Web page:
Prostate cancer: reaching out

‘One in four black men gets prostate cancer in the UK… I’m determined to get people talking about this disease.’

Thomas Kagezi & Errol McKellar at Prostate Cancer event

Thomas is a civil engineer from Huddersfield, originally from Uganda. On 2 September 2016 his job took him to Hoxton Overground in Hackney, London. What followed has changed his life forever …

‘As a civil engineer my job takes me all over London – it’s one of the reasons I love my job so much. In September last year I found myself in the East End, checking the signposting at Hoxton station.

I hadn’t been there long before I was startled by a man waving a leaflet in my face. He was telling me about prostate cancer and asking whether I’d ever been checked for the disease.

That man was Errol McKellar – a local mechanic who has been working in Hackney for over 20 years. At first I didn’t take much notice, but Errol didn’t give up and continued to tell me that he had been diagnosed and treated for prostate cancer six years earlier. He told me that one in four black men gets prostate cancer in the UK – double the one in eight risk faced by white men. He asked my age and said that I should really think about speaking to my doctor about my potential risk.

I still didn’t take much notice of Errol but I agreed to take a few leaflets – mainly to keep him quiet!

I continued with my day as normal and it wasn’t until much later the same evening that I actually looked at the leaflet. I noticed that urinary problems were one of the symptoms of prostate cancer. I’m an incredibly fit and healthy man – I exercise most days and eat a healthy diet.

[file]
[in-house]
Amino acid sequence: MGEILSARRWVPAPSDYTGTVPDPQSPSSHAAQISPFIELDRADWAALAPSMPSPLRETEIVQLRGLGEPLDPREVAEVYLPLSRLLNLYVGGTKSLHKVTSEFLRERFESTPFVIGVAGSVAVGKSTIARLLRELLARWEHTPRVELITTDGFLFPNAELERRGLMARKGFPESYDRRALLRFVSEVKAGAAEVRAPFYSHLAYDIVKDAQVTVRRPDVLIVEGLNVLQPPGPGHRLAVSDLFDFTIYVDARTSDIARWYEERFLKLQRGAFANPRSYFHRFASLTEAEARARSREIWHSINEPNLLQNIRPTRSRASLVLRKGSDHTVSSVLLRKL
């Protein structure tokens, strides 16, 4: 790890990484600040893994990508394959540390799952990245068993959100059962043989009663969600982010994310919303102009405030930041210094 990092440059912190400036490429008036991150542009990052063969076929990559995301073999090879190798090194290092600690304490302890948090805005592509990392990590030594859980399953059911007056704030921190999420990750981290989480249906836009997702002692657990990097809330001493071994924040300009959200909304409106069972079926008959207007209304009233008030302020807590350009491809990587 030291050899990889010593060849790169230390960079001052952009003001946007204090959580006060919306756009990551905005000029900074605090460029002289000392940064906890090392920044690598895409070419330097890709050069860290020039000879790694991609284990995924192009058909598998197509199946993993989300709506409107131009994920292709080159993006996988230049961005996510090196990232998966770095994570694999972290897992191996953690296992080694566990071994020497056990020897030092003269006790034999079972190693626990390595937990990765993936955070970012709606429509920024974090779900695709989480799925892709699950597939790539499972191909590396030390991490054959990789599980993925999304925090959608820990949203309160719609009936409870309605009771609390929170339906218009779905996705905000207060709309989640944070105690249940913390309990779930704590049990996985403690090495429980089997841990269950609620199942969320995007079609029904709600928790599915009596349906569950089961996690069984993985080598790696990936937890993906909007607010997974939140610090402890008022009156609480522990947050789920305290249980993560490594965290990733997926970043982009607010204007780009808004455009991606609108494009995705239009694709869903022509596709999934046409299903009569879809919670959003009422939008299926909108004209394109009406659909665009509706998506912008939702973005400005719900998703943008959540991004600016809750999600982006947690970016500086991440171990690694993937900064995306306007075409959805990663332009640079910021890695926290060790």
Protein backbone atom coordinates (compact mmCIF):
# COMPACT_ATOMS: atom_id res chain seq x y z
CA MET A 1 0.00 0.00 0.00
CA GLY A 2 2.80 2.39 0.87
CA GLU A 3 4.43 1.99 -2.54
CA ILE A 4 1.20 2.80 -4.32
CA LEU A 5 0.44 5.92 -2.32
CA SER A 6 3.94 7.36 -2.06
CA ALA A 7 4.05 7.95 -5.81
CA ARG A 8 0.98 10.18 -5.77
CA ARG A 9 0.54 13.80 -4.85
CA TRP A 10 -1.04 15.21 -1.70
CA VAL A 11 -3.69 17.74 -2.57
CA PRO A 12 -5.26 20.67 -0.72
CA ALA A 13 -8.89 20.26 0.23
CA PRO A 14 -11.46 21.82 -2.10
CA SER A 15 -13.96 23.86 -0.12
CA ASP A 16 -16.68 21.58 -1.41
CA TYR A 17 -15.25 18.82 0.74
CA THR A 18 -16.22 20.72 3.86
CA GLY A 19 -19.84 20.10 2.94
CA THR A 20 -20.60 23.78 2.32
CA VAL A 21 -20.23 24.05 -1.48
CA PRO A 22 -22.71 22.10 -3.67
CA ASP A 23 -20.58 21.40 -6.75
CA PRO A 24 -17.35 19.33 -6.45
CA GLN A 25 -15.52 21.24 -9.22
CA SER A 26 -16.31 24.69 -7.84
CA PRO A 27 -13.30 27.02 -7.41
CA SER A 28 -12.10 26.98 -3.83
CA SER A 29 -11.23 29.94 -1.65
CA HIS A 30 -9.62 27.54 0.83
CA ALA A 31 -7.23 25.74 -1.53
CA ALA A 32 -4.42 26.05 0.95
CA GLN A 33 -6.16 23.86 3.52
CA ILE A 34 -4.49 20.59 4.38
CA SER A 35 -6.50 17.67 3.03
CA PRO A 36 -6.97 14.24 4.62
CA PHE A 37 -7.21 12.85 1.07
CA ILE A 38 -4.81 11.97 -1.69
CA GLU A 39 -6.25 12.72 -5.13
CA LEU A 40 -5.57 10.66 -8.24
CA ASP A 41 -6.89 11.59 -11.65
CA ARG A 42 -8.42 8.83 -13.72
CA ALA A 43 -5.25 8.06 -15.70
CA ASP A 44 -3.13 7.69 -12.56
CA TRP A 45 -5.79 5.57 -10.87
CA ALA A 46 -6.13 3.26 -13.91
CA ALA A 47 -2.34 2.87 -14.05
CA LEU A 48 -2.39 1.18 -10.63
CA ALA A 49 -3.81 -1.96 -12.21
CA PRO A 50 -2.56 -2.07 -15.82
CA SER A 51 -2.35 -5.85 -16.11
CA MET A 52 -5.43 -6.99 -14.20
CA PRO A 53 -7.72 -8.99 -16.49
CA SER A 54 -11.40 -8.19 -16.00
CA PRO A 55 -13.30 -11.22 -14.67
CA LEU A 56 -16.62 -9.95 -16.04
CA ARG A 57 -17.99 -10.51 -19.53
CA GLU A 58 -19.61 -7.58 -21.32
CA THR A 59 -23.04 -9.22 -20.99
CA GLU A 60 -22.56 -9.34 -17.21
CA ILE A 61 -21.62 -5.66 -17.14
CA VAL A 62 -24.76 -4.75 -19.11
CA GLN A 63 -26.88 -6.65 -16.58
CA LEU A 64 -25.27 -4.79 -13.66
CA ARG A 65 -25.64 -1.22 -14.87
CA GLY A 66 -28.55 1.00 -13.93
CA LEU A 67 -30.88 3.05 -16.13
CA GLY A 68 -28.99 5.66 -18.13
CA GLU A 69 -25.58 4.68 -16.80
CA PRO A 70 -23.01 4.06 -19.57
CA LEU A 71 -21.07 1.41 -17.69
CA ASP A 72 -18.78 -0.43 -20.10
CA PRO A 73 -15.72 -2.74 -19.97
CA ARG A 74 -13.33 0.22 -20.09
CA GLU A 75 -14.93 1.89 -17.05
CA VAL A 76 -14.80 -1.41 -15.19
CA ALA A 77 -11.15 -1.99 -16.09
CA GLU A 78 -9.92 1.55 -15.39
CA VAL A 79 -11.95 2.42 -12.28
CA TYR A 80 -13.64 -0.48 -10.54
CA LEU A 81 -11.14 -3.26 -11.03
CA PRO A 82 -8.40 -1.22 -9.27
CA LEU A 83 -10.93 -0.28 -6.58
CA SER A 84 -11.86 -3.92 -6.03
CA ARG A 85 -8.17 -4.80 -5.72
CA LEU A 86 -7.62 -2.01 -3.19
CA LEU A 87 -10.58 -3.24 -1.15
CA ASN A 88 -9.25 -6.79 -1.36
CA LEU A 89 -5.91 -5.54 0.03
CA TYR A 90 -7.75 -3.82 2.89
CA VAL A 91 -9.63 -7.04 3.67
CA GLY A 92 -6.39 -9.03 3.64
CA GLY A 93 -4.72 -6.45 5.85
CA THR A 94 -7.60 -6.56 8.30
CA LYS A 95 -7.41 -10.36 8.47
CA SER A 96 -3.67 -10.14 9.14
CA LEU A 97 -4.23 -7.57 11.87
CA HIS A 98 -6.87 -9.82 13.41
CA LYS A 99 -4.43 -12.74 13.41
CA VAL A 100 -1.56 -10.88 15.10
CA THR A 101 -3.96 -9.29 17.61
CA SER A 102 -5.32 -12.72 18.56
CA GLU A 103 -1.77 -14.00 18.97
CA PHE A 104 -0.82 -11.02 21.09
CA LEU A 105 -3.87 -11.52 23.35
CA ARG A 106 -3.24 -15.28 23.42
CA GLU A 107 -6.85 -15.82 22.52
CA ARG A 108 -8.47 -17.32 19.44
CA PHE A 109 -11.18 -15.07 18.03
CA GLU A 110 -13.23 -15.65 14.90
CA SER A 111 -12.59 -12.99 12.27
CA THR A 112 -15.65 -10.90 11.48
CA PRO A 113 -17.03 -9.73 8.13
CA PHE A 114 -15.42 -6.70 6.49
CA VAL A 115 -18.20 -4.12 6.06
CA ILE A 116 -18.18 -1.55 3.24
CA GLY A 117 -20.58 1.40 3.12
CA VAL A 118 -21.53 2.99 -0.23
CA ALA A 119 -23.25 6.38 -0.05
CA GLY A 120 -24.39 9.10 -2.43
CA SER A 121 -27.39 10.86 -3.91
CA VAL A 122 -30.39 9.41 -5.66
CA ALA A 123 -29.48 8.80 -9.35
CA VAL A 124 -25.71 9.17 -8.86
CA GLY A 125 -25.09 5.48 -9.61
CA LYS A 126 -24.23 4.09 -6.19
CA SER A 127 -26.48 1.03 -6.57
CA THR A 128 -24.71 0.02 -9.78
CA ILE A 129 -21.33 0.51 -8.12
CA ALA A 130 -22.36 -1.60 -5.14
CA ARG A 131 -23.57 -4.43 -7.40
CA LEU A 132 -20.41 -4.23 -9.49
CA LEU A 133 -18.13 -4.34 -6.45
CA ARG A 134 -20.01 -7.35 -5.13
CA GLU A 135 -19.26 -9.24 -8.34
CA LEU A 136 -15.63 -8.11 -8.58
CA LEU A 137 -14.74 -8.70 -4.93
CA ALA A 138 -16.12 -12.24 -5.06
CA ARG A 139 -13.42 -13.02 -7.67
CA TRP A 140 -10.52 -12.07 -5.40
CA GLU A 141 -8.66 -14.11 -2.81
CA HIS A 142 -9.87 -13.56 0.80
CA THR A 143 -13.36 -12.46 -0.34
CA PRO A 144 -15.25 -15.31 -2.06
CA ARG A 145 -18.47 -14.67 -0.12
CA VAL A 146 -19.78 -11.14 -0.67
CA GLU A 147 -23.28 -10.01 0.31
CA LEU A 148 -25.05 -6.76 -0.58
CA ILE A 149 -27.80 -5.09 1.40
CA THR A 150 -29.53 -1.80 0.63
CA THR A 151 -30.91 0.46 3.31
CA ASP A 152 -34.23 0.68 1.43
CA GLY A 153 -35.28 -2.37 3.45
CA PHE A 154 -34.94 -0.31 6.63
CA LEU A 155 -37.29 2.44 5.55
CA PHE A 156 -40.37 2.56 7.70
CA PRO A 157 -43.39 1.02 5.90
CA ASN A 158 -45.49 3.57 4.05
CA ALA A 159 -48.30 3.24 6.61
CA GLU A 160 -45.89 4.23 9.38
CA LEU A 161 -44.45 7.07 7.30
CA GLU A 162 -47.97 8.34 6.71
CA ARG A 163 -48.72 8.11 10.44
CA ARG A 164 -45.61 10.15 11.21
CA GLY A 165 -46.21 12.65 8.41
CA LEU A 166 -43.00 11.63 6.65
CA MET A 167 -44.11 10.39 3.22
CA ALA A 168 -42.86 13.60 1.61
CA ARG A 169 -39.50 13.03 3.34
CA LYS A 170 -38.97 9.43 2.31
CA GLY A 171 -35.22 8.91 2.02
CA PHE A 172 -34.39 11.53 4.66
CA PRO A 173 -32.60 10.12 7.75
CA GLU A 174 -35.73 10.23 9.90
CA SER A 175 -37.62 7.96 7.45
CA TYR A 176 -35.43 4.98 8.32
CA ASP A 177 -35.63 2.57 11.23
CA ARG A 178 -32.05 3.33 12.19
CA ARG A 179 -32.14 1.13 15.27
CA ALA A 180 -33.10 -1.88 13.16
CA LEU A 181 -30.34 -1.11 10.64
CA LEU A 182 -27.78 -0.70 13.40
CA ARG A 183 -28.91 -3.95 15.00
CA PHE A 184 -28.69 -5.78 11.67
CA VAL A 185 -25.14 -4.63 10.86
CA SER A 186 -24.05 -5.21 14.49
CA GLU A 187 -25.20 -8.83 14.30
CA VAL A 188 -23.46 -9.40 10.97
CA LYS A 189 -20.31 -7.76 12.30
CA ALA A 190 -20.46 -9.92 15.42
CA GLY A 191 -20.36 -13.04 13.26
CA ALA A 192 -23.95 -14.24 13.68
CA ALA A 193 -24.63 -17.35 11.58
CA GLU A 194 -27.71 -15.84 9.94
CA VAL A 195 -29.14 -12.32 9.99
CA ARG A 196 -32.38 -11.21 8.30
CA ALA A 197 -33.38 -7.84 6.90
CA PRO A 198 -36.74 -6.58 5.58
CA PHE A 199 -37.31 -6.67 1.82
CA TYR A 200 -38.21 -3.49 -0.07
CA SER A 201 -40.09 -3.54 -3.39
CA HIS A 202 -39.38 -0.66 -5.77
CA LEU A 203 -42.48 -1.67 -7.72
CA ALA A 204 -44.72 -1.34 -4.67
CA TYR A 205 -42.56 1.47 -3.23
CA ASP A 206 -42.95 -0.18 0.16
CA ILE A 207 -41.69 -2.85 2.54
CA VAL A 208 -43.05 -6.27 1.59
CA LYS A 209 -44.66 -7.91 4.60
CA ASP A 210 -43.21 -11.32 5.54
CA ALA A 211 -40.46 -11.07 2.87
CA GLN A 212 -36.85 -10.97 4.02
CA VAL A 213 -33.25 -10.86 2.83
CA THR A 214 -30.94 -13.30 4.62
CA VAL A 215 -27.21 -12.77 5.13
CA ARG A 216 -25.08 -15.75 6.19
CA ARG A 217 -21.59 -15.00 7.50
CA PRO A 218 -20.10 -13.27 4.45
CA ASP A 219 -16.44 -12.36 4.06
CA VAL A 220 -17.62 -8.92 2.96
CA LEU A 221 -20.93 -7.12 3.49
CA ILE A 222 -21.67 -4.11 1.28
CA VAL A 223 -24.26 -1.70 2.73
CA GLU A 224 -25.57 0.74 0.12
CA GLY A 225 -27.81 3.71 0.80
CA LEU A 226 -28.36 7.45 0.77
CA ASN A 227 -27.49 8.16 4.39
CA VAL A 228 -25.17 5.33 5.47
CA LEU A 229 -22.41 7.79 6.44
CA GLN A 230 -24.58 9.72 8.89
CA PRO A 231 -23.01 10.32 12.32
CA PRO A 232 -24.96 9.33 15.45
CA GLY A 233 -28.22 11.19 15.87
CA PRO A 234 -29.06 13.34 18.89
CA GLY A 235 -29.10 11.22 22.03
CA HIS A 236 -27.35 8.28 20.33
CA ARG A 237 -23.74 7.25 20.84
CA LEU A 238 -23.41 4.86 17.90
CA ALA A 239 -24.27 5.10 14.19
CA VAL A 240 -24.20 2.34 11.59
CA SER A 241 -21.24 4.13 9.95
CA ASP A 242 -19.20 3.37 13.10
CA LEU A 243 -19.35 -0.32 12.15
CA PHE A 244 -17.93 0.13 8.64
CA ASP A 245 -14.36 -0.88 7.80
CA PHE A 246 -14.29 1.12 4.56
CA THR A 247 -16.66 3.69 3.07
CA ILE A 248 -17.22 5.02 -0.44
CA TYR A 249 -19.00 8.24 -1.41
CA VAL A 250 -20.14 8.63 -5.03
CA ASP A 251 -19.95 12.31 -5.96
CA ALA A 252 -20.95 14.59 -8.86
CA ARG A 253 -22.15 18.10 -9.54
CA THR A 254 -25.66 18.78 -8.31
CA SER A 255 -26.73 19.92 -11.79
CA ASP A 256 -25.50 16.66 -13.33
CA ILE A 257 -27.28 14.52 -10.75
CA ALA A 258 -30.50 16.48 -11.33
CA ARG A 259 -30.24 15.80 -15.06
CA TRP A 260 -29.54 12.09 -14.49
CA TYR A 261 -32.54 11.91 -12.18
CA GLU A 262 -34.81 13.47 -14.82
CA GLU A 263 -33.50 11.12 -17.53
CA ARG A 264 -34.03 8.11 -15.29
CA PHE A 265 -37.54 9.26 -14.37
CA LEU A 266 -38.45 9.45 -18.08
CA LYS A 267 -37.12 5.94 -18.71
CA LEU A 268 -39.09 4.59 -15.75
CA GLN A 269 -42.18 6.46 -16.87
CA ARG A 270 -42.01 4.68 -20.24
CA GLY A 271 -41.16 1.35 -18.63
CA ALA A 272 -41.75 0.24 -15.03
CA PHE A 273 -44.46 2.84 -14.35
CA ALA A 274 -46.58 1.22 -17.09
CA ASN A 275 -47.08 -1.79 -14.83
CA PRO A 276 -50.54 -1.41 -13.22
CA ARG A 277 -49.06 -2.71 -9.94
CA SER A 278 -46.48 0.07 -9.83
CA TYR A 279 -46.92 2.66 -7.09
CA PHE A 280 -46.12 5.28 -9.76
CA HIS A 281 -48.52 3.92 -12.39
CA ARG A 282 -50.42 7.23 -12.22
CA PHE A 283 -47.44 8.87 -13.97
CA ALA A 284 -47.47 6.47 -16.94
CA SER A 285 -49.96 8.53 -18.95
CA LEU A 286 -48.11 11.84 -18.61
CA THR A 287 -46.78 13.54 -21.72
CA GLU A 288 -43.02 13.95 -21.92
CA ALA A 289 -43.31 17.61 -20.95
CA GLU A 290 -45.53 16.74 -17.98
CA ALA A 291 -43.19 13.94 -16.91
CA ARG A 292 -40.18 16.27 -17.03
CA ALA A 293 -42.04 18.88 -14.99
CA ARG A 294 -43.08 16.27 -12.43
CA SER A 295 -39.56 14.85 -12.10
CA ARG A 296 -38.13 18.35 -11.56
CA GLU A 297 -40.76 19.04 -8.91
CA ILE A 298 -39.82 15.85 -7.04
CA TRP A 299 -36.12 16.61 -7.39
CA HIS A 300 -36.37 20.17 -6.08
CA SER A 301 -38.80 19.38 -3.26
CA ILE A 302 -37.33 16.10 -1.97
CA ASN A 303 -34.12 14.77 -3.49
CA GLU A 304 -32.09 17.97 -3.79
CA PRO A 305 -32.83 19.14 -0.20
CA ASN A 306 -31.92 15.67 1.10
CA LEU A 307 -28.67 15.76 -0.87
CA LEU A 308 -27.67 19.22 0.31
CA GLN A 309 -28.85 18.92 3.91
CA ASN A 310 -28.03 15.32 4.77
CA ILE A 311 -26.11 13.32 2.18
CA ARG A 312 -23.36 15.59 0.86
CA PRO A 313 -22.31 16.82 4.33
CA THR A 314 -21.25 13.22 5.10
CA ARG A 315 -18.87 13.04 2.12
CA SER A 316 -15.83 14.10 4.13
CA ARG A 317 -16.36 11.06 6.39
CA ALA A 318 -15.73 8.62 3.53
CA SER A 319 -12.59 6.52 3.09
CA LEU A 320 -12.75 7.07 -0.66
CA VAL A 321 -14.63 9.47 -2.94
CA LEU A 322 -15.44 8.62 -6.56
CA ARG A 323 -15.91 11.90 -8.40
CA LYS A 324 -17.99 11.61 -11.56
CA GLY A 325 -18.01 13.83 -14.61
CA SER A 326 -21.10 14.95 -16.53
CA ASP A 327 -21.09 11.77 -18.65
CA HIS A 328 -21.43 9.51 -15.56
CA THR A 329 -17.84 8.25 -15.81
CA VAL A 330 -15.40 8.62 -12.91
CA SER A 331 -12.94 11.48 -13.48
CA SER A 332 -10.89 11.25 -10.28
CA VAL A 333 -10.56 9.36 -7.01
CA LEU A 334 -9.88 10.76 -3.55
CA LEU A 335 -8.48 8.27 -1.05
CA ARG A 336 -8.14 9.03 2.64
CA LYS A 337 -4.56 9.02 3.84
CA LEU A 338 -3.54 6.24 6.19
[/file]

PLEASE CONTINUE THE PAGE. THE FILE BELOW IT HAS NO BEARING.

However, over recent years I have noticed a need to urinate more often. I’ve always put this down to the fact that I drink a lot of water and it wasn’t until I read the leaflet that I thought it might be something more sinister.

I decided to book an appointment with my GP for peace of mind. At first he was reluctant to give me a blood test as he didn’t think I needed one – I really had to push for it. I was therefore incredibly surprised three days later to hear that my PSA reading (prostate-specific antigen – a high level can mean you have a problem with your prostate) was slightly too high for a man of my age. I was referred to the hospital for a biopsy, but I didn’t feel too worried – I was confident that I would be OK.

However, on 27 October 2016 I received the devastating news that I had prostate cancer.

I couldn’t believe it. How could someone so fit – a regular cyclist, runner and triathlete – be living with such a serious disease? It didn’t make sense and I found it very hard to process the news.

I have a wife and two young children and so my thoughts quickly turned to them and I became incredibly worried and distressed about the future. I couldn’t stop thinking about death, asking myself “Why me? Am I going to die? Will I see my kids get married?”

As a family, we’ve struggled to come to terms with my diagnosis – especially my wife – but things are slowly improving. After further investigation, I found out that the cancer is still contained within the pelvic region and I was immediately placed on hormone therapy, which I’m still receiving today. I also had four and a half weeks of radiotherapy. Although I’m still undergoing treatment, my PSA reading has dropped significantly and I’m feeling very positive about the future.

Within the African community the word ‘cancer’ and in particular ‘prostate cancer’ is still a massive taboo. If you’re diagnosed, you keep it to yourself.

My father died two years ago. At the time my stepmother said that he had died of ‘complications’ but I now wonder whether he too had been living with prostate cancer. I’m determined to go back to Uganda to find out.

For a long time pride has overruled everything in my community but we must stop it overriding our health. If prostate cancer is caught early, it can often be successfully treated.

I’m determined to do everything I can to follow in Errol’s footsteps and get people talking about this disease. Errol saved my life – I now want to pass the message on to help save another man.

If you’re a black man over 45 years old, find the confidence to speak to your doctor about your prostate cancer risk and whether you need to be tested.’

Find out more about prostate cancer

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